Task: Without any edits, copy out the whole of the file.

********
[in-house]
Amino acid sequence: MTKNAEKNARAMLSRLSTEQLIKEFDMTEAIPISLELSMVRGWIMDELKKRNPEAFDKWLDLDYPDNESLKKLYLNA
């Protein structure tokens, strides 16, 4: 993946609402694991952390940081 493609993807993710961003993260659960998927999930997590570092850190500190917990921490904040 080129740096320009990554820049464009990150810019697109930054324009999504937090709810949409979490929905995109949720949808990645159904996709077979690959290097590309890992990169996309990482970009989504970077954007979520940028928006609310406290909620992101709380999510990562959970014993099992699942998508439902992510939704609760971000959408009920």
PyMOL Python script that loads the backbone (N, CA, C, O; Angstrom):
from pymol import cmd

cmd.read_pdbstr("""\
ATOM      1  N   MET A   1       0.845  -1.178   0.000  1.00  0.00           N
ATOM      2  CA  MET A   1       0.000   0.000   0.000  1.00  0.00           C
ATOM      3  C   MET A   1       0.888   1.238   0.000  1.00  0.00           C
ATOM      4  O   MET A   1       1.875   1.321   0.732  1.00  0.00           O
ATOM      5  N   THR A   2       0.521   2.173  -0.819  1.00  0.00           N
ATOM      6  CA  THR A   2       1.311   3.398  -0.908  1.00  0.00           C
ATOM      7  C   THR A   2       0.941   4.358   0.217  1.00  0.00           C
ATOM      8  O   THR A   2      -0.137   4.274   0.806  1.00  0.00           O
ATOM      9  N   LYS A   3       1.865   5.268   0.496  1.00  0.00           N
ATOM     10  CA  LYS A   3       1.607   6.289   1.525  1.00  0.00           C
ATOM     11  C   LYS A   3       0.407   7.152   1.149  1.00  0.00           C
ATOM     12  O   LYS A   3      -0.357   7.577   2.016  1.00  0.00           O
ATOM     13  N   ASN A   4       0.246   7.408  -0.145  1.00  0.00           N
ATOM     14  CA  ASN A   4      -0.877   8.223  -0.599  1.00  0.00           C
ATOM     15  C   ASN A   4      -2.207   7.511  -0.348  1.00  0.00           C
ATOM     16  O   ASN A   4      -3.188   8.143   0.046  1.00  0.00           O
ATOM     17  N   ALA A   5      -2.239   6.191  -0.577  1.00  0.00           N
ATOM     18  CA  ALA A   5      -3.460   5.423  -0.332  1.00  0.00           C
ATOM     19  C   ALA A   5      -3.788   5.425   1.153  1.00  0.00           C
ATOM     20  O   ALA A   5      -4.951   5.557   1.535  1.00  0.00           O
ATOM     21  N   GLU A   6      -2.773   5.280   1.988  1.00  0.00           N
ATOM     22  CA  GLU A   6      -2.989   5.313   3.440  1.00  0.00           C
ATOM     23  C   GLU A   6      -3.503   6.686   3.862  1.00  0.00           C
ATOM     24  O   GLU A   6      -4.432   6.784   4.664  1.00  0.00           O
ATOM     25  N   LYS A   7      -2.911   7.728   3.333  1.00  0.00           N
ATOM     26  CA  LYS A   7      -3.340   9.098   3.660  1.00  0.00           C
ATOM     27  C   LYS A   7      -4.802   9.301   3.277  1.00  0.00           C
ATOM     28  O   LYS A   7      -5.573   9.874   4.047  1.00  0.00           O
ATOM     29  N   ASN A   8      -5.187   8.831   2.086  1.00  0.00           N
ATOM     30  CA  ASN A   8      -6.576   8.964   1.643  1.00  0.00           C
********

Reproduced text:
[in-house]
Amino acid sequence: MTKNAEKNARAMLSRLSTEQLIKEFDMTEAIPISLELSMVRGWIMDELKKRNPEAFDKWLDLDYPDNESLKKLYLNA
């Protein structure tokens, strides 16, 4: 993946609402694991952390940081 493609993807993710961003993260659960998927999930997590570092850190500190917990921490904040 080129740096320009990554820049464009990150810019697109930054324009999504937090709810949409979490929905995109949720949808990645159904996709077979690959290097590309890992990169996309990482970009989504970077954007979520940028928006609310406290909620992101709380999510990562959970014993099992699942998508439902992510939704609760971000959408009920």
PyMOL Python script that loads the backbone (N, CA, C, O; Angstrom):
from pymol import cmd

cmd.read_pdbstr("""\
ATOM      1  N   MET A   1       0.845  -1.178   0.000  1.00  0.00           N
ATOM      2  CA  MET A   1       0.000   0.000   0.000  1.00  0.00           C
ATOM      3  C   MET A   1       0.888   1.238   0.000  1.00  0.00           C
ATOM      4  O   MET A   1       1.875   1.321   0.732  1.00  0.00           O
ATOM      5  N   THR A   2       0.521   2.173  -0.819  1.00  0.00           N
ATOM      6  CA  THR A   2       1.311   3.398  -0.908  1.00  0.00           C
ATOM      7  C   THR A   2       0.941   4.358   0.217  1.00  0.00           C
ATOM      8  O   THR A   2      -0.137   4.274   0.806  1.00  0.00           O
ATOM      9  N   LYS A   3       1.865   5.268   0.496  1.00  0.00           N
ATOM     10  CA  LYS A   3       1.607   6.289   1.525  1.00  0.00           C
ATOM     11  C   LYS A   3       0.407   7.152   1.149  1.00  0.00           C
ATOM     12  O   LYS A   3      -0.357   7.577   2.016  1.00  0.00           O
ATOM     13  N   ASN A   4       0.246   7.408  -0.145  1.00  0.00           N
ATOM     14  CA  ASN A   4      -0.877   8.223  -0.599  1.00  0.00           C
ATOM     15  C   ASN A   4      -2.207   7.511  -0.348  1.00  0.00           C
ATOM     16  O   ASN A   4      -3.188   8.143   0.046  1.00  0.00           O
ATOM     17  N   ALA A   5      -2.239   6.191  -0.577  1.00  0.00           N
ATOM     18  CA  ALA A   5      -3.460   5.423  -0.332  1.00  0.00           C
ATOM     19  C   ALA A   5      -3.788   5.425   1.153  1.00  0.00           C
ATOM     20  O   ALA A   5      -4.951   5.557   1.535  1.00  0.00           O
ATOM     21  N   GLU A   6      -2.773   5.280   1.988  1.00  0.00           N
ATOM     22  CA  GLU A   6      -2.989   5.313   3.440  1.00  0.00           C
ATOM     23  C   GLU A   6      -3.503   6.686   3.862  1.00  0.00           C
ATOM     24  O   GLU A   6      -4.432   6.784   4.664  1.00  0.00           O
ATOM     25  N   LYS A   7      -2.911   7.728   3.333  1.00  0.00           N
ATOM     26  CA  LYS A   7      -3.340   9.098   3.660  1.00  0.00           C
ATOM     27  C   LYS A   7      -4.802   9.301   3.277  1.00  0.00           C
ATOM     28  O   LYS A   7      -5.573   9.874   4.047  1.00  0.00           O
ATOM     29  N   ASN A   8      -5.187   8.831   2.086  1.00  0.00           N
ATOM     30  CA  ASN A   8      -6.576   8.964   1.643  1.00  0.00           C